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A midsummer nights dream contrast in human mentality

A Midsummer Night's Dream: Contrast In Human Mentality

The Play: "A Midsummer Night's Dream", by William Shakespeare offers a

wonderful contrast in human mentality. Shakespeare provides insight into man's

conflict with the rational versus the emotional characteristics of our behavior

through his settings. The rational, logical side is represented by Athens, with

its flourishing government and society. The wilder emotional side is

represented by the fairy woods. Here things do not make sense, and mystical

magic takes the place of human logic. Every impulse may be acted upon without

and forethought to there outcome.

The city of Athens represents the epitome of civilized man. Ruled by

the laws of man and kept in check by society's own norms. The human struggle to

suppress its unrestrained and irrational tendencies, still being undertaken

today, discourages the ‘civilized' man from making rash and foolish actions.

Thus every action should have a sound and logical purpose, based on the social

norms.

In the play, Egeus, the father of Hermia, has thoughtfully chosen what

he considers an acceptable mate to wed his daughter. Egeus most likely based

his decision on economic, political, and social factors in his choosing of

Demetrius. He is making a reasonable decision based on Hermia's future in their

society. Unfortunately Hermia is smitten by Lysander and vice versa. Although

her father may have made his decision with every good intension, keeping with

the traditional customs of his day, and even perhaps taking into consideration

such things as attractiveness, he failed to foresee the desires of his daughter.

The young Lysander, who like most young men, cares little for the rules of

society, is willing to break tradition and flee Athens to obtain Hermia.

Therefore they must leave the rational Athens to enjoy their irrational love.

Theseus, the king of Athens, is the highest symbol of law and order in

his kingdom. After winning a war with another kingdom, he chooses to marry

their queen, Hippolyta. His decision may very well have been inspired by love,

but the political ramifications of their marriage is a more plausible rationale.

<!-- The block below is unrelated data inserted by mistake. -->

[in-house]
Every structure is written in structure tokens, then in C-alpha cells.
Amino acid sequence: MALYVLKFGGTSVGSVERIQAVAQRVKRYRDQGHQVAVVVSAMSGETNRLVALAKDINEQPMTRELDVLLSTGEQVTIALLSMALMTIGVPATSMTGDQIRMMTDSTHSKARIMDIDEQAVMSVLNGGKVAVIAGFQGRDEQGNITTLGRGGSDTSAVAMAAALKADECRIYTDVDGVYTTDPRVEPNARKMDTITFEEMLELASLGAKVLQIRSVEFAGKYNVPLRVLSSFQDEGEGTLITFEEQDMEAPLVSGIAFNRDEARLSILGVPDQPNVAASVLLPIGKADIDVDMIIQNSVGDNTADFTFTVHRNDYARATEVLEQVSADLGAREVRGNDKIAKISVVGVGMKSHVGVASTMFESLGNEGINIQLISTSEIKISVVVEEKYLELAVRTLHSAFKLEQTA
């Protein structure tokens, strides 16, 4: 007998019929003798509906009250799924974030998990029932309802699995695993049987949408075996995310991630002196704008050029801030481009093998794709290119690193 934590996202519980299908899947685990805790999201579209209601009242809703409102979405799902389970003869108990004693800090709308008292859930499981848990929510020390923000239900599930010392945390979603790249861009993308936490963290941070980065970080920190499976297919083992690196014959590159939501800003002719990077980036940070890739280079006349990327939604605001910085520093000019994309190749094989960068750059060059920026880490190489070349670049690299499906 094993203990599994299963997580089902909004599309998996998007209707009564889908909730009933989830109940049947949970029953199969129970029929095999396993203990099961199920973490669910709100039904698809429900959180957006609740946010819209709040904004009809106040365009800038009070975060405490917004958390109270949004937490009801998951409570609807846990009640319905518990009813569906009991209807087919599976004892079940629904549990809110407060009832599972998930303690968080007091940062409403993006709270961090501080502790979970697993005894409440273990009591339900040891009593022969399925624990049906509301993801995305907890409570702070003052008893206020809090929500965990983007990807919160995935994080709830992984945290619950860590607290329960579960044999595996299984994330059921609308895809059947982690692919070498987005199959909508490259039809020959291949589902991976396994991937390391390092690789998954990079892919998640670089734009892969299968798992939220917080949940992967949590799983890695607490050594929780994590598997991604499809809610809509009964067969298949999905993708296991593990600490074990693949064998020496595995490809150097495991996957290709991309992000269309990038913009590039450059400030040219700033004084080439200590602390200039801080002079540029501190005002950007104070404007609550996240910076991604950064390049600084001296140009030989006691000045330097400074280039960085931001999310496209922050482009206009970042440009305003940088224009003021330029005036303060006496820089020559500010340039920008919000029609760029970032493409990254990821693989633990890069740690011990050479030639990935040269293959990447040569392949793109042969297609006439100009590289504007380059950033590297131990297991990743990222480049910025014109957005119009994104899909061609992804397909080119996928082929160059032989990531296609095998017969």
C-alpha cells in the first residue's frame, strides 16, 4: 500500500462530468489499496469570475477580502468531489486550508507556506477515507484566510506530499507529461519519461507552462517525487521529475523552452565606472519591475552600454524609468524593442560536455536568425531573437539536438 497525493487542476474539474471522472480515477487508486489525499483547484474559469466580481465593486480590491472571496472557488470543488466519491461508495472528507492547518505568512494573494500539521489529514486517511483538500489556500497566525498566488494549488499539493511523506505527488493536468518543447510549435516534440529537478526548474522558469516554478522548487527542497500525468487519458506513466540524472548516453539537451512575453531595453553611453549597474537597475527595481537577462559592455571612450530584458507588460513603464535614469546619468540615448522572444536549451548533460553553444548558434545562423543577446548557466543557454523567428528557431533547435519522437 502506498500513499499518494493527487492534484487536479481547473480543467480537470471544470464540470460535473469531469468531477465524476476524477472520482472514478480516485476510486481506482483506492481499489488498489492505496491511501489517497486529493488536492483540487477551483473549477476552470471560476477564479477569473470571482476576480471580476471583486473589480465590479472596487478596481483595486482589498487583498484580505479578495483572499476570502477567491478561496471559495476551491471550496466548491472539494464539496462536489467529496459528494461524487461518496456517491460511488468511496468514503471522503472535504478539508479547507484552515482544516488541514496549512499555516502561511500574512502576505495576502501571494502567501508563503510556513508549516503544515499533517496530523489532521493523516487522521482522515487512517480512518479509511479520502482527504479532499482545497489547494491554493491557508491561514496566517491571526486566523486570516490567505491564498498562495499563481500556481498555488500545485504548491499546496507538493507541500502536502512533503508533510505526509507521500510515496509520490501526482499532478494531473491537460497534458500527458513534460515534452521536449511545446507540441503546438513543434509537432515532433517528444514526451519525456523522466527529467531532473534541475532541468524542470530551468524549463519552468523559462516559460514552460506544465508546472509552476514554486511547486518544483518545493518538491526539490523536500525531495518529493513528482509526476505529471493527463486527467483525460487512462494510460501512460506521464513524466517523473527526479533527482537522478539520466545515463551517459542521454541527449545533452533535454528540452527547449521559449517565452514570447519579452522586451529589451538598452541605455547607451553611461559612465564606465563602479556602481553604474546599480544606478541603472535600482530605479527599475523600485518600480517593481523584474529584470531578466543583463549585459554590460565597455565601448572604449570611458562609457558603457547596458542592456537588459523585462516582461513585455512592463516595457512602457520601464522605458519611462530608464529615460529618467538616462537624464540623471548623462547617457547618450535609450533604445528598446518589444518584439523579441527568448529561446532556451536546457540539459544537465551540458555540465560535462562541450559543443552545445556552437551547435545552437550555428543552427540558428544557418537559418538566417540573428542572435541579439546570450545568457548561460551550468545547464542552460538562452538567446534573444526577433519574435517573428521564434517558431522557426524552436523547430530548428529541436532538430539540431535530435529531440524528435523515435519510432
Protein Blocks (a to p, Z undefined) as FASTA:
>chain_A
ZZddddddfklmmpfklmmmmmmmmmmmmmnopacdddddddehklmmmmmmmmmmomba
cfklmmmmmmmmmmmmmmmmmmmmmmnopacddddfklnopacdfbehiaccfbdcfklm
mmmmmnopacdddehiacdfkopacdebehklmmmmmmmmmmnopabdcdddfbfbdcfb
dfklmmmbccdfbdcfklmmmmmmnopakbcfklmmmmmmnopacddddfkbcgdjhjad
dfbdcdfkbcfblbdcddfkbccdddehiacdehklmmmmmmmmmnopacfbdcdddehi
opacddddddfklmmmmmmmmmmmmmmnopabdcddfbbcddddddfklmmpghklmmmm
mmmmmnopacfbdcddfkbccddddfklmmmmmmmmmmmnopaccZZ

In fact Theseus' apparent love for Hippolyta seems almost as an added reward to

an already beneficial partnership. Whether any attraction was there or not

probably would not have made a difference. As king, Theseus must place the

kingdom before his own feelings. It simply comes with the position.

In short Athens represents the desire to suppress feelings and impulses

and to make decisions based on logic. Thus it does not give the power of raw

emotion the true respect it requires, for man is both emotional and rational.

Love never has, and never will, be predictable.

The fairy world represents man's undisciplined emotional quality. Here

the laws of man do not apply and things simply need not make sense. Attributes

like adventure, romance, fear, foolishness, and mockery are all things

suppressed by Athens and welcomed by the fairy woods. The fairies respect the

untamed heart and they understand the power love holds. These creatures embrace

the unruly craziness that passion brings, they live for the moment and are pure

at heart. Along with love and passion the fairy world is also susceptible to

other emotions running wild. Jealousy, anger, and humor at the expense of

others are all abound here.

Oberon, king of the fairies, is the quintessential symbol of human

impulsiveness. He obviously loves his queen, Titania, very much and is

instantly jealous of her love for a indian child. He rashly devises a plan to

snatch up the child for himself and at the same time have a little amusement at

Titania expense. His plan is to cast a magic spell over her with a ‘love

flower' causing her to fall in love with the first person, or creature, she sees.

There is no rational reason for Oberon's actions, for jealousy is irrationality

at it's most basic level.

Robin Goodfellow, or puck, is Oberon's fairy servant, and perhaps the

most irrational person in the play. He is the essence of wild and untamed

foolishness. He pleases himself by performing his fairy magic on unsuspecting

travelers, and simply devotes his time to mischief. He is the one that Oberon

entrusts with his plan to inflict Titania with the love spell, and also gives

him an extra chore as a bonus. This ends up to be a disastrous, yet

entertaining event.

Shakespeare successfully contrasts the duality of man's nature by using

two settings with opposite characteristics. Whether this was the entire purpose

of the play is doubtful, but is remains an interesting and well paralleled

feature. The people of Athens, struggling to understand the illogical fairy

world, and at the same time exhibiting the same behavior. Perhaps Shakespeare

seeing the era of logic and reason obtaining new highs, wished to remind us all

of our other side. The emotional quality of mankind may get him into trouble,

but it is also what makes life so thrilling and bearable. Like the ying-yang,

one cannot live without the other.



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